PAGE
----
Although some of the data is incomplete or inaccurate, the Internet Movie Database (IMDB) has information on John Elliott. The IMDb biography was written by Elliott's great-great granddaughter and mentions that he lost his mother Sarah and sister Fanny in a 1897 bout with typhoid; and in 1899, he and first wife Cleo had twins (named Donald and Dorothy). However, I found no 1910 census on Elliott and there were no children listed for him in the 1920 census:

The Internet Broadway Database has John H. Elliott in the 1917-1918 New York run of "Eyes of Youth":

The Family Search website (free), (subscription), newspapers, California Death Index and the death certificate provide more on John Elliott and family. He was married three (or four) times. Marriage one and two were to Cleo Myrtle Kelley and stage actress Edith T. Fassett.

There is confusion with his last wife ... or wives. There is a Jane Faulkner as well as Jane C. Hinckley. Elliott's biography in the 1931, 1932, and 1937-1938 editions of the Motion Picture Almanac list his spouse as Jane Faulkner, non-professional (meaning not in the acting business). But there is 1925 marriage announcement as well as obituaries from 1937 for wife Jane C. Elliott/Jane C. Hinckley. Unsure if these "two Janes" are the same or separate individuals.

(Courtesy of Les Adams)

Above from L-to-R are John Elliott, Bill Cody and Hank Bell looking over Iron Eyes Cody. In the right background are Sheila Mannors and Andy Shuford. From Cody's TEXAS PIONEERS (Monogram, 1932).

(Courtesy of Ed Tabor)

Above from L-to-R are Vane Calvert, Bob Custer, Victoria Vinton, Eddie Phillips, John Elliott and Wally Wales/Hal Taliaferro in a lobby card from Custer's AMBUSH VALLEY (Reliable, 1936).

(Courtesy of Les Adams)

Above from L-to-R are Eddie Phillips, Denver Dixon (aka Victor Adamson), Bob Custer, John Elliott and Jack Evans taking a left to the jaw in a scene from Custer's AMBUSH VALLEY (Reliable, 1936).

(From Old Corral image collection)

Above from left to right are Walter Miller, Ken Maynard, Beth Marion and John Elliott in Maynard's THE FUGITIVE SHERIFF (Larry Darmour/Columbia, 1936).

(From Old Corral image collection)

Above from left to right are Rin-Tin-Tin Jr., Victoria Vinton, Bob Custer, John Elliott - and prone on the floor is Wally West - in a scene from Custer's VENGEANCE OF RANNAH (Reliable, 1936).

(Courtesy of Les Adams)

Above from left to right are Joan Barclay (billed as Geraine Greear), Art Felix, Tom Tyler, Buck Morgan, Francis Walker, Jack Evans (moustache), John Elliott, unidentified bearded player, and on the ground is Roger Williams.  Scene from Tyler's RIDIN' ON (Reliable, 1936).

(Courtesy of Minard Coons)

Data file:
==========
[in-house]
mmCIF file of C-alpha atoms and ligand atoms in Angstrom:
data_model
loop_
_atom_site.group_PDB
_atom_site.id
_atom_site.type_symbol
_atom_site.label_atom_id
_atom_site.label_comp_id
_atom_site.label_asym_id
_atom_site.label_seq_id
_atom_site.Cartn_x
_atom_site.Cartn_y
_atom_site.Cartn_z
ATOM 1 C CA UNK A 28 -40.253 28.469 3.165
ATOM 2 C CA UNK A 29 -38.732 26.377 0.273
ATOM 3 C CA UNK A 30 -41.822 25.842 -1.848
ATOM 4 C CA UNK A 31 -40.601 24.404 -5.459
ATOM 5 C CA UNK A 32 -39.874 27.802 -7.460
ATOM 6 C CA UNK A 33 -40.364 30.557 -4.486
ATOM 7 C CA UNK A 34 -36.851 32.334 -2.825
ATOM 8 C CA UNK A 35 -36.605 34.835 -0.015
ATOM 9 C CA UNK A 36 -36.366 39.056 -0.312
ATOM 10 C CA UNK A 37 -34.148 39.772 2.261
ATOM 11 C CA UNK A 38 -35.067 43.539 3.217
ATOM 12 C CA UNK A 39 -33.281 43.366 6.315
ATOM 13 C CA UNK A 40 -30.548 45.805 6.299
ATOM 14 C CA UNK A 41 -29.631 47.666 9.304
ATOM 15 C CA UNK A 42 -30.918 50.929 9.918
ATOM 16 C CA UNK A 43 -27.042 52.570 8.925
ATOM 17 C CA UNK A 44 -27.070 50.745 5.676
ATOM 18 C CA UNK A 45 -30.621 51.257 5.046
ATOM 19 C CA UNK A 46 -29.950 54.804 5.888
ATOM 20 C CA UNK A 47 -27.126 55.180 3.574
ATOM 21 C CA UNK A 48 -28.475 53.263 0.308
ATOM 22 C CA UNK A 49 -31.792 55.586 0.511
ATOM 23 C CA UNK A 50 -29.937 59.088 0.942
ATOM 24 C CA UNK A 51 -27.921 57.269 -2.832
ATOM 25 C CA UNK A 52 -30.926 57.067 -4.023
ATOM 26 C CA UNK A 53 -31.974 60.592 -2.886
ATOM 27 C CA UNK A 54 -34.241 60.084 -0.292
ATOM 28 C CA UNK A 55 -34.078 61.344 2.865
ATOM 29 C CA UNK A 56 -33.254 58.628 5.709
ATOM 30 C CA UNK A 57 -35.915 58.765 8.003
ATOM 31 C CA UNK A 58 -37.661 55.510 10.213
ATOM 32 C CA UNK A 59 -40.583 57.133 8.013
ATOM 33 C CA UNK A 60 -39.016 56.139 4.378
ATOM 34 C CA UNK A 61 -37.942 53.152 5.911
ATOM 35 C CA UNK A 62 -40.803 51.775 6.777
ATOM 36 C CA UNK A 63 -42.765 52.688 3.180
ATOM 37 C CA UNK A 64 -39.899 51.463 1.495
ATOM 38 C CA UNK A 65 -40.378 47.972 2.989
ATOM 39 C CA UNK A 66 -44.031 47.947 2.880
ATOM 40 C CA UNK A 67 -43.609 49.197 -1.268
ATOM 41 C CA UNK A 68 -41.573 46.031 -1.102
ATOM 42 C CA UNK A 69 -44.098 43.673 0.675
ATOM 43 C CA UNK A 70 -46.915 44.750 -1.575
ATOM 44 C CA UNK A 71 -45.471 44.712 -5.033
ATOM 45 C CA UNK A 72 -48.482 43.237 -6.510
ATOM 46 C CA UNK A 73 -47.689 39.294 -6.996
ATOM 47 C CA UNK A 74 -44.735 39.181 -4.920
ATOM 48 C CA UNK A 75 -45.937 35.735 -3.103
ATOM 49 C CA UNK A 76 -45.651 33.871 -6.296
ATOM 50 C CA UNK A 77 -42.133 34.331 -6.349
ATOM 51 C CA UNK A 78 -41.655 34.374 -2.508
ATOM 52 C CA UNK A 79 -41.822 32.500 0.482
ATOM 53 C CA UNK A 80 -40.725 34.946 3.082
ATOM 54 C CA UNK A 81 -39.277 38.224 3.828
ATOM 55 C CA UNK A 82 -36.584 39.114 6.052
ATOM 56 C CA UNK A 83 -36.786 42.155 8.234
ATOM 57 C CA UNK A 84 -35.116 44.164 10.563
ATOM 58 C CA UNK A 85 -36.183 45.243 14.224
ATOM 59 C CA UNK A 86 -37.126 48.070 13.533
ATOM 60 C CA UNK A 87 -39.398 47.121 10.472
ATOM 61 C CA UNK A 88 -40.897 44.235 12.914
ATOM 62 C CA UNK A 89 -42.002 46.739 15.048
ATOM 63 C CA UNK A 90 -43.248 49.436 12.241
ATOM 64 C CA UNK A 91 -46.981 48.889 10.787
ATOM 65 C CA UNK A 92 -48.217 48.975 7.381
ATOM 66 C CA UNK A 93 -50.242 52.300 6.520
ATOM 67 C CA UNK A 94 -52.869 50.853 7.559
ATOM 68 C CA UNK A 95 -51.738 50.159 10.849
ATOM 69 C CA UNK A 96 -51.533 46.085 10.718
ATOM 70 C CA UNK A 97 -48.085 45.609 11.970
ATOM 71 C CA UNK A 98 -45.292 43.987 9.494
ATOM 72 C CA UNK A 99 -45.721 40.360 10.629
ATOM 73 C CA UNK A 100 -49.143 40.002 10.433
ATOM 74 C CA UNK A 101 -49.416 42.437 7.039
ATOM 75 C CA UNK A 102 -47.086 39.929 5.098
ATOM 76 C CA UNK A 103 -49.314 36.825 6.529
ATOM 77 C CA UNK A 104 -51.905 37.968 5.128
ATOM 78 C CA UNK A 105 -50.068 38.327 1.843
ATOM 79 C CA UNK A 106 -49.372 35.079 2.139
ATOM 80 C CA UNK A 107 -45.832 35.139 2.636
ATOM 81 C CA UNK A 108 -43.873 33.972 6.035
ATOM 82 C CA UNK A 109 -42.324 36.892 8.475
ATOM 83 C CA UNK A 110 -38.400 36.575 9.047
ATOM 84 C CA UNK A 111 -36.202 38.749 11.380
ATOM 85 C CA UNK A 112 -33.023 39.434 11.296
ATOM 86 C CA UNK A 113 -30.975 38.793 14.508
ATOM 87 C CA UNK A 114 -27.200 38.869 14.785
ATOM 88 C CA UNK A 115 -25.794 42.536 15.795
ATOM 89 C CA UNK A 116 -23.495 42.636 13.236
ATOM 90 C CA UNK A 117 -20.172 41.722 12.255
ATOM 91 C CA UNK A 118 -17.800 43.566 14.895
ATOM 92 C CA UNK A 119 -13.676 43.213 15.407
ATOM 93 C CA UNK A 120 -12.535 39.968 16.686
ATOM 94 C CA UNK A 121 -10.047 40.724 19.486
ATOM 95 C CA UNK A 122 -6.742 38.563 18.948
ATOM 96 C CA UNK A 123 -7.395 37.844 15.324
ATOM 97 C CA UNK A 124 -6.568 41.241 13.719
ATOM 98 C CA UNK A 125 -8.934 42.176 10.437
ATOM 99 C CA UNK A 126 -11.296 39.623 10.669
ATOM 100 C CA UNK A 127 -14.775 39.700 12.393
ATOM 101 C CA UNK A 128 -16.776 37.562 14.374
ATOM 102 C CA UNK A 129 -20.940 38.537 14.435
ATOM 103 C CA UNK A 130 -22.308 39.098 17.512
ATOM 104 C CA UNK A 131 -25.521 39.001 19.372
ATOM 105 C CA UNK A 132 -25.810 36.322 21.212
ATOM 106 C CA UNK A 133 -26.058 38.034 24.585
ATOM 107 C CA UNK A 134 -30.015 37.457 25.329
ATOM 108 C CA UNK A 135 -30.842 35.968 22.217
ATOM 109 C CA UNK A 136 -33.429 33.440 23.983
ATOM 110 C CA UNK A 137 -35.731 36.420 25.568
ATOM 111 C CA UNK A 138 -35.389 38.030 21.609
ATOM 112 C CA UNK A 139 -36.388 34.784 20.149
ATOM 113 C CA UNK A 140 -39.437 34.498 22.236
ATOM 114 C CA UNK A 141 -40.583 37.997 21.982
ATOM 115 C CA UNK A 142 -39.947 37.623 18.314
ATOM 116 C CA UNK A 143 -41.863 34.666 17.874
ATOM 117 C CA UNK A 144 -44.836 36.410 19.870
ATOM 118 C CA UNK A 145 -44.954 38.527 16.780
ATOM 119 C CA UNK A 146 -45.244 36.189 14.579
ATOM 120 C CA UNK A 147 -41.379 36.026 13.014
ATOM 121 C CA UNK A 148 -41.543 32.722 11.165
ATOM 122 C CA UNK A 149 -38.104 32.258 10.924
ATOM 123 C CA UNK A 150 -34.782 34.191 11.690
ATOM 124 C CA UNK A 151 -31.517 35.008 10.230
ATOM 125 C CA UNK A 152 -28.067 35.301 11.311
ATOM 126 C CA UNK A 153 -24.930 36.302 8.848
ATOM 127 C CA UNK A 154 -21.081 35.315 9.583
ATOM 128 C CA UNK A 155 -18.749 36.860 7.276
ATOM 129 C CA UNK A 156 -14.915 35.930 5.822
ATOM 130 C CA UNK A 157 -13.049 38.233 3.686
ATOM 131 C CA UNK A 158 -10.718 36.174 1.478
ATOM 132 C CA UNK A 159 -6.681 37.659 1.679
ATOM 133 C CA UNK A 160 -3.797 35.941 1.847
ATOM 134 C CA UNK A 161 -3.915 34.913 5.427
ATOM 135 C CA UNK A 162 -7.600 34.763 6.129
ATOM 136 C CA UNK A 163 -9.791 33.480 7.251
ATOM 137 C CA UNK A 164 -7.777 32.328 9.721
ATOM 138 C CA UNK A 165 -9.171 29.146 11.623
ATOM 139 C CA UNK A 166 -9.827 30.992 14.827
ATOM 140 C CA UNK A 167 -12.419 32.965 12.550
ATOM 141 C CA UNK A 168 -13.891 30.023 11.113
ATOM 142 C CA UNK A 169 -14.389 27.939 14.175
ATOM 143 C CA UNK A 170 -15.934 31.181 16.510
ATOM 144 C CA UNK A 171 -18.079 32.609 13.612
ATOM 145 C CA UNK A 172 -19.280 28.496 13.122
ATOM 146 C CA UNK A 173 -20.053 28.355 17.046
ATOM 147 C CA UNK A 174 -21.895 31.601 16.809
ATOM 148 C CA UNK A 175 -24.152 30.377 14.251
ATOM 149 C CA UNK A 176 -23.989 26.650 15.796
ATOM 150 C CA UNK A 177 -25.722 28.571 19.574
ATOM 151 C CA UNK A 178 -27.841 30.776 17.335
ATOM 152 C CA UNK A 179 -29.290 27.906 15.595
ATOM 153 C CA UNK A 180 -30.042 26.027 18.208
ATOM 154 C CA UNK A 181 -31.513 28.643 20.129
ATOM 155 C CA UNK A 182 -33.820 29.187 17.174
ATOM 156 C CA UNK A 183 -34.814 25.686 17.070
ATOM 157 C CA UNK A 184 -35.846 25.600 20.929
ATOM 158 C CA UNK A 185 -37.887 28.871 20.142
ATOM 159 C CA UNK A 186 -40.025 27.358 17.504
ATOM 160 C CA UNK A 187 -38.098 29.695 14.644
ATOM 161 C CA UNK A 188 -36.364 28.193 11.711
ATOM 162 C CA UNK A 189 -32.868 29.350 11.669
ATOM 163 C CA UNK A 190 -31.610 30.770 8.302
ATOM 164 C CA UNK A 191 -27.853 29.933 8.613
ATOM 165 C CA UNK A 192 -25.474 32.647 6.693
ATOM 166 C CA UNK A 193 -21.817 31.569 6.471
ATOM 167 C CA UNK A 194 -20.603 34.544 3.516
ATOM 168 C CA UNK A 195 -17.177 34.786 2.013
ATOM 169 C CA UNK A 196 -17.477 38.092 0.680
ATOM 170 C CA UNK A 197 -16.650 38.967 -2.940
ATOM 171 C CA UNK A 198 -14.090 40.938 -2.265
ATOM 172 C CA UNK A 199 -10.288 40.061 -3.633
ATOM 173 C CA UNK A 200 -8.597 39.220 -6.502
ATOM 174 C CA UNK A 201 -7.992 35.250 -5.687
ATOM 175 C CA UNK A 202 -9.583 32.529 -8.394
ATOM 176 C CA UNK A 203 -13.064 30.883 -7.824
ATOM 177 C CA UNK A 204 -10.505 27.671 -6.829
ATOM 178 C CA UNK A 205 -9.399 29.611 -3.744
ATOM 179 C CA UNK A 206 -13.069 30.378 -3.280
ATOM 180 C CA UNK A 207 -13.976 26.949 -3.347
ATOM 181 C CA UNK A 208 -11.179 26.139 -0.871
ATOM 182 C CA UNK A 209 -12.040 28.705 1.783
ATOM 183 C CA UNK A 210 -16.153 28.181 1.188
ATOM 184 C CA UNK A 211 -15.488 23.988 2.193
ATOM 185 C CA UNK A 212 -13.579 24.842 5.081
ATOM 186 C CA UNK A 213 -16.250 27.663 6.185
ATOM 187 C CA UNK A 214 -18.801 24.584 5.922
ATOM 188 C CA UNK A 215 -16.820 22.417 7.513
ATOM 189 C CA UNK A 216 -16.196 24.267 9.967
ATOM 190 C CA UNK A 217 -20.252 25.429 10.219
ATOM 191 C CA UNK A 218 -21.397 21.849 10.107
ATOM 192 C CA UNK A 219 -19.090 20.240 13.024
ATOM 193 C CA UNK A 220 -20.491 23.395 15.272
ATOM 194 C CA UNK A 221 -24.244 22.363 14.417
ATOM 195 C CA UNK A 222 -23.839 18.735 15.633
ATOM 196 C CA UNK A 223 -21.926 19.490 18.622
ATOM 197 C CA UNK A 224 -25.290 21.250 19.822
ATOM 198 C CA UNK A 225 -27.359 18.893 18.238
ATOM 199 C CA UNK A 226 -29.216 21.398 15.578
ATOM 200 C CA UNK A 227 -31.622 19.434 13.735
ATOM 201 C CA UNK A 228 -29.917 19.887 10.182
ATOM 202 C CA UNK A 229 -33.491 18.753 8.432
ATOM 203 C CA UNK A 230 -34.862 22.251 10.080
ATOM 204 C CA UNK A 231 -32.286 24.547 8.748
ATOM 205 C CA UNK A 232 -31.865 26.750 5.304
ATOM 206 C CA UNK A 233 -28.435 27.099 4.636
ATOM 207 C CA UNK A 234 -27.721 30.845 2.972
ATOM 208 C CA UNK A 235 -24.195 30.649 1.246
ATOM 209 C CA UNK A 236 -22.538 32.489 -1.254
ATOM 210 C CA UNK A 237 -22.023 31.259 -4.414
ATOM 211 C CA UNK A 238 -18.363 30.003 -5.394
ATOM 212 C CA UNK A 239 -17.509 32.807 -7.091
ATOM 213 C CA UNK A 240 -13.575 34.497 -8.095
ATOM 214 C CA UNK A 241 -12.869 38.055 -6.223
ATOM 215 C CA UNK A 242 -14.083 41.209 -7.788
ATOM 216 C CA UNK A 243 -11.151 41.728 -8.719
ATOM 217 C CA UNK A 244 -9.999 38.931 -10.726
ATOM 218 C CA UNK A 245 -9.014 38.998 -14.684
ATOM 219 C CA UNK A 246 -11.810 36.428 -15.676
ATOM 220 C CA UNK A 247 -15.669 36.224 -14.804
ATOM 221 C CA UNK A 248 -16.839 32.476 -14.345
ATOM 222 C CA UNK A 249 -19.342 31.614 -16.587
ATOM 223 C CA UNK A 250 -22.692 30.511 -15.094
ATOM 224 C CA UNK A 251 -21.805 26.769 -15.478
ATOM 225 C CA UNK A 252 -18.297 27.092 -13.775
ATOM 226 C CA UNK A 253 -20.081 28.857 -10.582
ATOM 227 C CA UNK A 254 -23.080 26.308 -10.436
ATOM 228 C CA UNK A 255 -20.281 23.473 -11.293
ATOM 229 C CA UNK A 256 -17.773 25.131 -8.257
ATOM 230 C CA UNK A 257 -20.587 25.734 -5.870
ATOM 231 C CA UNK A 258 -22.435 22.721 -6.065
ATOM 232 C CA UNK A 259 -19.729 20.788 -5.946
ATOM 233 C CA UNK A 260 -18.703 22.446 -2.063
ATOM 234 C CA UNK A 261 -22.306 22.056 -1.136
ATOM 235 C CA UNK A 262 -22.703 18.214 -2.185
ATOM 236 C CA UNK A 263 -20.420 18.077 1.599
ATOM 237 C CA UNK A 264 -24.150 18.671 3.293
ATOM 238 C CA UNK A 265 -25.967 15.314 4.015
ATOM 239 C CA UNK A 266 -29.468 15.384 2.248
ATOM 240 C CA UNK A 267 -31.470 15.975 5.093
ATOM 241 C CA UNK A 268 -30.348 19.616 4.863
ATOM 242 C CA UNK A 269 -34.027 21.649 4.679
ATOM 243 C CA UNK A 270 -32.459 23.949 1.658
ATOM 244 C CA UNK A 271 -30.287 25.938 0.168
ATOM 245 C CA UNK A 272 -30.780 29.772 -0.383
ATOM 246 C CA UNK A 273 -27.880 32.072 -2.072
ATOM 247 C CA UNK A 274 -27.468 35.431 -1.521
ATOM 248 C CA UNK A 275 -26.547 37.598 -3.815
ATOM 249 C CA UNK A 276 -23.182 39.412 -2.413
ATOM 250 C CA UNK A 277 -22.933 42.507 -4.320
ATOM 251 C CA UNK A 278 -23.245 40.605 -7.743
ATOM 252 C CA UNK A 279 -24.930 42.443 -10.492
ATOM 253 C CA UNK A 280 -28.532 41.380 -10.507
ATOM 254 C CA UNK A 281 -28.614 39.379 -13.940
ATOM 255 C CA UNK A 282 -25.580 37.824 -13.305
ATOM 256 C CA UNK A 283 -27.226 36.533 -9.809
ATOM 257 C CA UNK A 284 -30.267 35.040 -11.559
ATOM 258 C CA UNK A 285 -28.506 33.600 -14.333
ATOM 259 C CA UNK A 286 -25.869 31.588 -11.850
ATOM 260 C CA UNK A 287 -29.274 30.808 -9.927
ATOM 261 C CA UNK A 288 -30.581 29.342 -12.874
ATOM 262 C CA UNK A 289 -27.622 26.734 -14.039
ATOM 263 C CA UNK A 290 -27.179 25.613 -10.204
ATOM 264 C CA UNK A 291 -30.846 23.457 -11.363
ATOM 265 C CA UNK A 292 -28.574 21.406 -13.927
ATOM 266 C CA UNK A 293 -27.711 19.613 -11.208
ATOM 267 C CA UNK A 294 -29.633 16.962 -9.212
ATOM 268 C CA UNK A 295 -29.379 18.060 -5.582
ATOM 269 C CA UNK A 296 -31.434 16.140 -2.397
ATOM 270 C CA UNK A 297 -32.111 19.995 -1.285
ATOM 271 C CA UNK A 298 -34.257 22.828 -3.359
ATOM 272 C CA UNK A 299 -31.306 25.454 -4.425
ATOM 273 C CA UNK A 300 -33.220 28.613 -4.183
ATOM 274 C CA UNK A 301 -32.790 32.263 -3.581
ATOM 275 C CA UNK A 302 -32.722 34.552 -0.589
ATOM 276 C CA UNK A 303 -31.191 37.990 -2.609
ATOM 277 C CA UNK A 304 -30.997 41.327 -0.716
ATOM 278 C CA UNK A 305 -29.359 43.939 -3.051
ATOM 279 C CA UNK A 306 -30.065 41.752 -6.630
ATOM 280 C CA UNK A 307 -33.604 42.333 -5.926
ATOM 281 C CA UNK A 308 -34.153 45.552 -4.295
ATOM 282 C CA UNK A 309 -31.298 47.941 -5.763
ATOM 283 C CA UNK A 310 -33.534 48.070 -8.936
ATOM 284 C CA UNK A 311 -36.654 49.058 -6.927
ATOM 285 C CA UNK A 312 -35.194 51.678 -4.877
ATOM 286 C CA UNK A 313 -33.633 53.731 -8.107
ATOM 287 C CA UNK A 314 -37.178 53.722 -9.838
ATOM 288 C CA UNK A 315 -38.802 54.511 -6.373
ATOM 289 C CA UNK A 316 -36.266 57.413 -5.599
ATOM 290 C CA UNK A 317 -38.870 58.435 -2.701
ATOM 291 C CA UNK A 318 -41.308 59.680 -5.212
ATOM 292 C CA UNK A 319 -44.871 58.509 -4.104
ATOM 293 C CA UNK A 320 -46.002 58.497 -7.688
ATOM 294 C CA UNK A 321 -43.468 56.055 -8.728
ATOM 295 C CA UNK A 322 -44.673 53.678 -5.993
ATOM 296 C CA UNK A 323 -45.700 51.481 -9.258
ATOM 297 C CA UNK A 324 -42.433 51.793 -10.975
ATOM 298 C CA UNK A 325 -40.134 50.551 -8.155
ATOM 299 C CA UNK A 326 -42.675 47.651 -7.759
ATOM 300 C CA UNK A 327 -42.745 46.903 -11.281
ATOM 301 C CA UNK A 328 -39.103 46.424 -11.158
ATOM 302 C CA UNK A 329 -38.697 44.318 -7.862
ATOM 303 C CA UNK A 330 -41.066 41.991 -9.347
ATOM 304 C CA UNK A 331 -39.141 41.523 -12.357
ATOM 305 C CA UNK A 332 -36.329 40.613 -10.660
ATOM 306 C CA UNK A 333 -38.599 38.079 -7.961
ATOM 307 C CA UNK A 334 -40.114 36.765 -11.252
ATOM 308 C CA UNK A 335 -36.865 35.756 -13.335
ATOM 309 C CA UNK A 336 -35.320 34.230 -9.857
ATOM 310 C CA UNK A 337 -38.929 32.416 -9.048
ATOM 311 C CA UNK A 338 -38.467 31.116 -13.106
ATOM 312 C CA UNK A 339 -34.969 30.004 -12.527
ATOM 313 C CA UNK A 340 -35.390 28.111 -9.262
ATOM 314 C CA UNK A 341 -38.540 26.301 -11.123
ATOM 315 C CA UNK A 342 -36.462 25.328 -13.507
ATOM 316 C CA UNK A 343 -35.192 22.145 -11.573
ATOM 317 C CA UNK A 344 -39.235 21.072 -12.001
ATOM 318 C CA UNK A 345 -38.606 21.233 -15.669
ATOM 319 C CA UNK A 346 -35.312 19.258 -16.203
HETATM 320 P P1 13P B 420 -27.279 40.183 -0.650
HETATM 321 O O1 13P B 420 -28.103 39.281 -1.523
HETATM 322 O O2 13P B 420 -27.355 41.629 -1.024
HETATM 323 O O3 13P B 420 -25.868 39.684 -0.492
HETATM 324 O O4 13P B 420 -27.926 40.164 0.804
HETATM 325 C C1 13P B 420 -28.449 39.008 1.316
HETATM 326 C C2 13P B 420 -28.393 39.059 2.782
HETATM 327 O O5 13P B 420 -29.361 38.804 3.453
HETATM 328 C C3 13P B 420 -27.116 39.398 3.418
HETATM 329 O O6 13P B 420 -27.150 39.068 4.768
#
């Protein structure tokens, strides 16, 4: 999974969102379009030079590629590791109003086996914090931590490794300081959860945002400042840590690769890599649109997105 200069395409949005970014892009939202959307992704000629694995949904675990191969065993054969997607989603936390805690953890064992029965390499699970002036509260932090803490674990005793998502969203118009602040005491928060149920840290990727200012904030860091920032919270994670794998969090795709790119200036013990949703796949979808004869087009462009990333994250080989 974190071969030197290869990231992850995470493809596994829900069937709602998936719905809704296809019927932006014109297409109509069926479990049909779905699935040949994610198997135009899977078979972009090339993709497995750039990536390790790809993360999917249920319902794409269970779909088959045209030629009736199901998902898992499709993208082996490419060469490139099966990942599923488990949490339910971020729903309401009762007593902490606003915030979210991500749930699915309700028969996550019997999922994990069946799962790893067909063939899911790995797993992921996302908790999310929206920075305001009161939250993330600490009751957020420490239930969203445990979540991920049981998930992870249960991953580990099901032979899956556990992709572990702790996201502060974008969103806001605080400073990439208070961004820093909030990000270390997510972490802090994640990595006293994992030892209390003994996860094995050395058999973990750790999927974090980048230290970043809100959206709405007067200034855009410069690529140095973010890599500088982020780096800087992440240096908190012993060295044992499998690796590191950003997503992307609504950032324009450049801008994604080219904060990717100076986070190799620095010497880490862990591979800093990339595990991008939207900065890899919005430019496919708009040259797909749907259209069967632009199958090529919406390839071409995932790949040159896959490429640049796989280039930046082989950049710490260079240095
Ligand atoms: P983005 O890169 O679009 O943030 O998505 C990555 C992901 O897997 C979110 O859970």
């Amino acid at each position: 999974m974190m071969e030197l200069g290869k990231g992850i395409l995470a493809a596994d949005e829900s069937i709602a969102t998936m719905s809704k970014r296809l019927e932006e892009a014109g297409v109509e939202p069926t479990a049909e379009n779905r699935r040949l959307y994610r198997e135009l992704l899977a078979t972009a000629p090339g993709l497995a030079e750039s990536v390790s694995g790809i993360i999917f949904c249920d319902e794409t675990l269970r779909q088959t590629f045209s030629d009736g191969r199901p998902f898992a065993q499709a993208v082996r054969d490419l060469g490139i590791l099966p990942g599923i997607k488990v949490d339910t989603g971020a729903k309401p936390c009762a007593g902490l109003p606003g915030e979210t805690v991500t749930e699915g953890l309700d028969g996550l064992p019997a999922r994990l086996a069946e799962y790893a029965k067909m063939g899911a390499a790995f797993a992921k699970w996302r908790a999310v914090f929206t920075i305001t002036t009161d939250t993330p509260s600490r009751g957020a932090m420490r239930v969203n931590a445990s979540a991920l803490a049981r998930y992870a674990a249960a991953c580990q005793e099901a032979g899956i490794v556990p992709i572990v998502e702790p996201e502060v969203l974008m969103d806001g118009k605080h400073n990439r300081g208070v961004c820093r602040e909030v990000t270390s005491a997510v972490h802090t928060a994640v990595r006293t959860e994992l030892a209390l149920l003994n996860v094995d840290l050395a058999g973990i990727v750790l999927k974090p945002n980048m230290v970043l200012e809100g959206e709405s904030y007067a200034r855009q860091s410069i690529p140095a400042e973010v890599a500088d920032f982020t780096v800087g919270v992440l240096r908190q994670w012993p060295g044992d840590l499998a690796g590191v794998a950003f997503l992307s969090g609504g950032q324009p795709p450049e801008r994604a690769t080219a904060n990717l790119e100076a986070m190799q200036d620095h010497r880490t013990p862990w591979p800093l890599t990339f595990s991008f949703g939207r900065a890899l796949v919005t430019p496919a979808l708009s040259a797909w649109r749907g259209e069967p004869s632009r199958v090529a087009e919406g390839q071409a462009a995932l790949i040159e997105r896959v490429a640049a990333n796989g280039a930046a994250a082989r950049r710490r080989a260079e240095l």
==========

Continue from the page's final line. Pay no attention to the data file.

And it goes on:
Above from left to right are Max Terhune, John Elliott, John King, Sheila Darcy and Ray Corrigan in a scene from TUMBLEDOWN RANCH IN ARIZONA (Monogram, 1941). Darcy was "Volita" the female lead in the serial ZORRO'S FIGHTING LEGION (Republic, 1939) and she portrayed the "Dragon Lady" in the TERRY AND THE PIRATES (Columbia, 1940) cliffhanger. She married movie actor Preston Foster in 1946 and they were together until his death in 1970.

(From Old Corral image collection)

Above - a lobby card from TUMBLEDOWN RANCH IN ARIZONA (Monogram, 1941) showing John Elliott, John King, Sheila Darcy and Ray Corrigan. Appears that King isn't happy with Corrigan's interest in Sheila.

Here's a mystery for you - there's a bunch of these type lobby cards in circulation. But there is no Monogram brand name or logo. They have a common layout showing Corrigan and his twin six-shooters on the left side, and the only variation is the colors that are used (black plus a couple other colors). An approximate 6 1/2 inch x 8 1/2 inch scene still is glued on the card stock. Les Adams recalled that a company in Oklahoma circa 1935-1942 made up their own posters and cards and rented/leased them to theatres cheaper than the exhibitors could get them from National Screen Service or the company exchanges.

(Courtesy of Les Adams)

Above from left to right are Lee Powell, John Elliott and Karl Hackett in the Frontier Marshals trio adventure, ROLLING DOWN THE GREAT DIVIDE (PRC, 1942).

(From Old Corral image collection)

Above is the title lobby card to BORDER ROUNDUP (PRC, 1942), one of PRC's Lone Rider adventures starring tall and melodious George Houston. On the left is Houston with the drop on I. Stanford Jolley. On the right is heroine Patricia Knox assisting injured John Elliott. Notice the billing for Dennis Moore as "Smoky Moore".